Re: Why a new super-jumbo isn't going to be built anytime soon.

Date:         16 Jun 97 21:35:38 
From:         Eric <*Eric@Euronet.be*>
Organization: Lufthansa BRU
References:   1 2 3 4 5
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Gregory Glockner wrote:
> But besides routes between their big hubs, does FedEx really have a
> use for a super-jumbo?  At best, this represents maybe 10 A/C.  Given
> the development costs, it might be cheaper to run double runs of
> current planes (principally MD-11's).

It was never my intention to imply FedEx was going to buy hundreds of
A3XX. I actually think 10 is what they have in mind.

Sometimes, the cheapest solution is not the best for FedEx. In Europe,
they are at a disadvantage vis-à-vis their competitors because the last
pick-up is much earlier at FedEx than with other companies (in Belgium,
for instance : 3 pm for FedEx, 6 pm for UPS and TNT, 7 pm for DHL). The
reason is that FedEx is treating Europe just like a big US city, where
next day by 10:30 to "more of the USA" must be available, which means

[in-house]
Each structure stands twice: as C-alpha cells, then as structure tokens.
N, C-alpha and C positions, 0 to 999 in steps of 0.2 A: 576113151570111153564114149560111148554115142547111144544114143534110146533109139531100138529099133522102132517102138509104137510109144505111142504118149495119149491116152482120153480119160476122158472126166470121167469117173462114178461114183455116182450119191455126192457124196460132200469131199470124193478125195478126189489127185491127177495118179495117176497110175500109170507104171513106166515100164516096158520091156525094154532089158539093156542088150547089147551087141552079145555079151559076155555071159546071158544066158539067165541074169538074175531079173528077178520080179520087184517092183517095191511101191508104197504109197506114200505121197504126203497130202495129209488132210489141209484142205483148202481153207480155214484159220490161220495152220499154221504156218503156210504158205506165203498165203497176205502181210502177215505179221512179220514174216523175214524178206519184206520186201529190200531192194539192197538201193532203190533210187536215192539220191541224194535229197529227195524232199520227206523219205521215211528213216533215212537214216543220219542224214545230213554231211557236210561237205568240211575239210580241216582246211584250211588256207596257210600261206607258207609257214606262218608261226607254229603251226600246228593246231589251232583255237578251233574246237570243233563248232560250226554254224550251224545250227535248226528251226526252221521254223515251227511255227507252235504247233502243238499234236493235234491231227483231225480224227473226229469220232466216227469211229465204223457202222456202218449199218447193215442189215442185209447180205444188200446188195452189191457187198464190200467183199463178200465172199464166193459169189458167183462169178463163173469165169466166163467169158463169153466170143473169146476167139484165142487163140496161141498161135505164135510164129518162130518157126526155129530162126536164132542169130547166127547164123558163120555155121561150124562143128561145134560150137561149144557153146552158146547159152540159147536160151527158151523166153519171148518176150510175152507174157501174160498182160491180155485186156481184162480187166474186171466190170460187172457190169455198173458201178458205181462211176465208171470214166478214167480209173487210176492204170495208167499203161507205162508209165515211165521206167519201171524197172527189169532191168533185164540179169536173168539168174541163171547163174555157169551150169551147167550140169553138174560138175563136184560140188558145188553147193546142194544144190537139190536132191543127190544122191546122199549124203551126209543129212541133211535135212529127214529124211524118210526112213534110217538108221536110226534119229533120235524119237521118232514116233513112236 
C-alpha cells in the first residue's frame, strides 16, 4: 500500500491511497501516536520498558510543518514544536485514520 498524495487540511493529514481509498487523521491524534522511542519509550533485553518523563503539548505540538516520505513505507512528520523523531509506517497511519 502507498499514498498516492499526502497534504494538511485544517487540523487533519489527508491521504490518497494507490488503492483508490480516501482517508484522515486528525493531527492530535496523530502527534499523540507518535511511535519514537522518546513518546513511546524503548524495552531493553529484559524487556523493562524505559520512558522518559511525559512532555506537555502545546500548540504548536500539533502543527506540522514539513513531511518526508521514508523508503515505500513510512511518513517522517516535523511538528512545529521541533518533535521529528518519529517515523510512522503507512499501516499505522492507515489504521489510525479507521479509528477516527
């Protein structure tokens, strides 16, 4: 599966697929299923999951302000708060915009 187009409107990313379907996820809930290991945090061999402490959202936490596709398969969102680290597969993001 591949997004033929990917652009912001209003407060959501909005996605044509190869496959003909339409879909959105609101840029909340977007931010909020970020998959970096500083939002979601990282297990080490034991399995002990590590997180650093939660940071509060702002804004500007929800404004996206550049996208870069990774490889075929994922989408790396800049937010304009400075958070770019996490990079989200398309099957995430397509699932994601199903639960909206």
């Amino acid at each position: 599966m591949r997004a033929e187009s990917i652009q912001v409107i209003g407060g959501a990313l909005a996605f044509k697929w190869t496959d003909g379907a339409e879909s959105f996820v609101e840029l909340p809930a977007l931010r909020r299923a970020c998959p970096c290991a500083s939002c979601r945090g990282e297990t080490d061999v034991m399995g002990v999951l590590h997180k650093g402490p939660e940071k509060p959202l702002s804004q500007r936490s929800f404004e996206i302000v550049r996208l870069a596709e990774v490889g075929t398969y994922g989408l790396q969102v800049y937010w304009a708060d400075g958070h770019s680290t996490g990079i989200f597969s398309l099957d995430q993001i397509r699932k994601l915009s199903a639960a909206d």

their planes must leave the Paris gateway around 7 pm to be on time in
Memphis.

Traffic is heavy on the Atlantic routes, even at that time, so if FedEx
can operate only a single aircraft and enjoy a late departure, thus
offer later cut-out times, I think they will.

Beside, FedEx won't have to bear development costs, they will just pay
the aircraft's price like any other customer. They may even get a
discount if they're launch customers. In the long run, one recent plane
with higher capacity is cheaper to operate than 2 recent planes with
half the capacity.

Being a launch customer doesn't entail buying a lot of aicraft either.
French regional airline Brit Air is launch customer for the 70 seat
streched version of the Canadair RJ, the RJ-700, with an order for... 4
aircraft.